Malaria is a major global health threat. The standard way of diagnosing malaria is by visually examining blood smears for parasite-infected red blood cells under the microscope by qualified technicians. This method is inefficient and the diagnosis depends on the experience and the knowledge of the person doing the examination. Automatic image recognition technologies based on machine learning have been applied to malaria blood smears for diagnosis before. However, the practical performance has not been sufficient so far. This study proposes a new and robust machine learning model based on a convolutional neural network (CNN) to automatically classify single cells in thin blood smears on standard microscope slides as either infected or uninfected. In a ten-fold cross-validation based on 27,578 single cell images, the average accuracy of our new 16-layer CNN model is 97.37%. A transfer learning model only achieves 91.99% on the same images. The CNN model shows superiority over the transfer learning model in all performance indicators such as sensitivity (96.99% vs 89.00%), specificity (97.75% vs 94.98%), precision (97.73% vs 95.12%), F1 score (97.36% vs 90.24%), and Matthews correlation coefficient (94.75% vs 85.25%).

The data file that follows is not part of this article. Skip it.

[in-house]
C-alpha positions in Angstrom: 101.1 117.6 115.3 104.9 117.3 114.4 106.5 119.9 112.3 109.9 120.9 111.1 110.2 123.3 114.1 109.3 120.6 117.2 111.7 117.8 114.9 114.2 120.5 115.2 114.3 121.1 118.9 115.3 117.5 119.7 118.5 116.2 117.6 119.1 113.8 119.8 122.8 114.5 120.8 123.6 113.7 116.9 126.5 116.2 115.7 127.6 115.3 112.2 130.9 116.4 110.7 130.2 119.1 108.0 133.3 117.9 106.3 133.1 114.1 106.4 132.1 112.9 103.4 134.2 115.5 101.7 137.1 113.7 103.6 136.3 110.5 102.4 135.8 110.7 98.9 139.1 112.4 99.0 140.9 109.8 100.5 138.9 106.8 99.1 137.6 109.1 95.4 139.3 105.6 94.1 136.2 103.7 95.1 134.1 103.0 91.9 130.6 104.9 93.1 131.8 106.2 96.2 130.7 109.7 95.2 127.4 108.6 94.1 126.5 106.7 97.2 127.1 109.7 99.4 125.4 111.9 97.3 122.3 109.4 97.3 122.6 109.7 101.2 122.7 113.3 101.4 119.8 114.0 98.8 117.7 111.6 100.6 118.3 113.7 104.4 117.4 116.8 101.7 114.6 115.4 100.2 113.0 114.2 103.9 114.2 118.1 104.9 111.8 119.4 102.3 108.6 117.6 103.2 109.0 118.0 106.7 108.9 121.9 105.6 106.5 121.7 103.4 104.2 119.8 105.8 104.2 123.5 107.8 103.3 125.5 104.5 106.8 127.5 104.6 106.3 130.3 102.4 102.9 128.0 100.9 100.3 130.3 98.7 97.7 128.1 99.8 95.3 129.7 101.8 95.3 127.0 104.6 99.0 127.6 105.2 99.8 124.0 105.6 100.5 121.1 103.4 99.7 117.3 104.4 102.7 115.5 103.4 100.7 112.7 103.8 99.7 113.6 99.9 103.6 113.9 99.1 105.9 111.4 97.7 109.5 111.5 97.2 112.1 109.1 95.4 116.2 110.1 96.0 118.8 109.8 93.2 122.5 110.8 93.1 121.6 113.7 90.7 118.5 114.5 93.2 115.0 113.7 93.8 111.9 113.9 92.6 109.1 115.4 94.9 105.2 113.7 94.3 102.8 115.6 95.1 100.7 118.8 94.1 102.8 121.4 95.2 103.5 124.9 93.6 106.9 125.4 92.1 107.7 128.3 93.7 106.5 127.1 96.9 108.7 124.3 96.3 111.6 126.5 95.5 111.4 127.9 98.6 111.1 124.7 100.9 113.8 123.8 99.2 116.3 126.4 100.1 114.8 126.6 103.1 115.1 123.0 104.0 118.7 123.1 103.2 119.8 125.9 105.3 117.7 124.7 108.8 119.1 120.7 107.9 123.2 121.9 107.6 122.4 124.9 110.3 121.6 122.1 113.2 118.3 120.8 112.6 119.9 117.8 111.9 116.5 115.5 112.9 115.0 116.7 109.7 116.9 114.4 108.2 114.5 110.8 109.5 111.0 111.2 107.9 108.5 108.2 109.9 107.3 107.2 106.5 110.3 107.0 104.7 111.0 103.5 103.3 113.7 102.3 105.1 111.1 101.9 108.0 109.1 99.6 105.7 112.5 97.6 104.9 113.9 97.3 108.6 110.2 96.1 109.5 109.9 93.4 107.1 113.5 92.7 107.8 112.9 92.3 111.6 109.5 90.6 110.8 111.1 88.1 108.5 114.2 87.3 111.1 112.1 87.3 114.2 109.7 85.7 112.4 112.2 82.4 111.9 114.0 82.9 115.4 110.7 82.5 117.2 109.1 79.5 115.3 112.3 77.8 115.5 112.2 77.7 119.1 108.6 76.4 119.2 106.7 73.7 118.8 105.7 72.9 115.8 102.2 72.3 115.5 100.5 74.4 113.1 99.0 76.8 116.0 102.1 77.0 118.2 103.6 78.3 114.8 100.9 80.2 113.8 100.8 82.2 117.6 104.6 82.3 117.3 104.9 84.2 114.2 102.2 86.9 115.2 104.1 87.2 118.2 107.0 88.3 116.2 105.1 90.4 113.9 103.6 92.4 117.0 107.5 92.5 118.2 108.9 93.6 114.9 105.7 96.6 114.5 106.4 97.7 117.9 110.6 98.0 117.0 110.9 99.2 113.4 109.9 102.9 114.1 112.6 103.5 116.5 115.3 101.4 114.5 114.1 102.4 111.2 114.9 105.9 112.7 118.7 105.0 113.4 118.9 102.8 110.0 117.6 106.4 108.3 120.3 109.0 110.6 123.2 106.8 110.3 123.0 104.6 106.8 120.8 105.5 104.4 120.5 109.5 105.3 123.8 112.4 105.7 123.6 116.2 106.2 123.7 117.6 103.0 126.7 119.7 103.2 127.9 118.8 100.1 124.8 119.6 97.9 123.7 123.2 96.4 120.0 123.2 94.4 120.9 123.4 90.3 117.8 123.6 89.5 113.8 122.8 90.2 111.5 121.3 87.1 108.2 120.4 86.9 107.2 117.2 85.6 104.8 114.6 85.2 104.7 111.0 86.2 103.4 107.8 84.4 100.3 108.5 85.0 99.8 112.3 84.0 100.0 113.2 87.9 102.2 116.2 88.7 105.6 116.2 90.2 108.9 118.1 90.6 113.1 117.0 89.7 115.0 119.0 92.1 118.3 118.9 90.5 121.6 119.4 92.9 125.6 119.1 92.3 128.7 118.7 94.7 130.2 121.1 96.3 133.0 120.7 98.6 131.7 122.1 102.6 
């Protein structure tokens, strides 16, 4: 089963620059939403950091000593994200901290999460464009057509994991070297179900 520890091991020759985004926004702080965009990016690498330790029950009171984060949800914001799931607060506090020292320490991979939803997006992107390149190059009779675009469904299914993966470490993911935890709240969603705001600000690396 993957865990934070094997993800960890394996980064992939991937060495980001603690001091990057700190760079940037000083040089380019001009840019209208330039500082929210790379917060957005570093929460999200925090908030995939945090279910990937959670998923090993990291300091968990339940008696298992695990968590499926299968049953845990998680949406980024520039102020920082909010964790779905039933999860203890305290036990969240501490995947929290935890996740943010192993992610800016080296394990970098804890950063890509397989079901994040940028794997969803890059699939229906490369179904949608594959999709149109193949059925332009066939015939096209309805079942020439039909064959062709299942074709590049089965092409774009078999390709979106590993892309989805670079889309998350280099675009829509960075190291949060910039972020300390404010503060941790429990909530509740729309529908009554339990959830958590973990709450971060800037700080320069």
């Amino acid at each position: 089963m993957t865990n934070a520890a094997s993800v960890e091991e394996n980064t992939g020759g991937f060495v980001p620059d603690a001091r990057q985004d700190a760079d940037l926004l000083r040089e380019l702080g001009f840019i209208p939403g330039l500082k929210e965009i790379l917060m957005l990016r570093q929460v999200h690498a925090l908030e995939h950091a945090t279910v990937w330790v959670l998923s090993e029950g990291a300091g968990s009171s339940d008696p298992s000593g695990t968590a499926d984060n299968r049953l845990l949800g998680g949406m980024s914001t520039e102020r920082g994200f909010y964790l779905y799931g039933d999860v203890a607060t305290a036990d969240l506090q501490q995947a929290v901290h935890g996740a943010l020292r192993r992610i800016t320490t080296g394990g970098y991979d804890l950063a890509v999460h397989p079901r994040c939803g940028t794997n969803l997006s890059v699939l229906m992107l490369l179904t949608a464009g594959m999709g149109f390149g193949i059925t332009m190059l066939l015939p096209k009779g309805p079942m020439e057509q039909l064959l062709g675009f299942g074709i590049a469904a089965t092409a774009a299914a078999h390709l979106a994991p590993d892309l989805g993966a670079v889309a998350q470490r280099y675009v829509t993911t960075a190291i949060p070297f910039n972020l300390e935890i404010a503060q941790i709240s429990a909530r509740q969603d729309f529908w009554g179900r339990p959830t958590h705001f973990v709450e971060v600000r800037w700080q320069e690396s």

Zhaohui Liang, Andrew Powell, Ilker Ersoy, Mahdieh Poostchi, Kamolrat Silamut, Kannappan Palaniappan, Peng Guo, Md Amir Hossain, Antani Sameer, Richard James Maude, Jimmy Xiangji Huang, Stefan Jaeger, George Thoma. (2016). CNN-based image analysis for malaria diagnosis. 016 IEEE International Conference on Bioinformatics and Biomedicine (BIBM)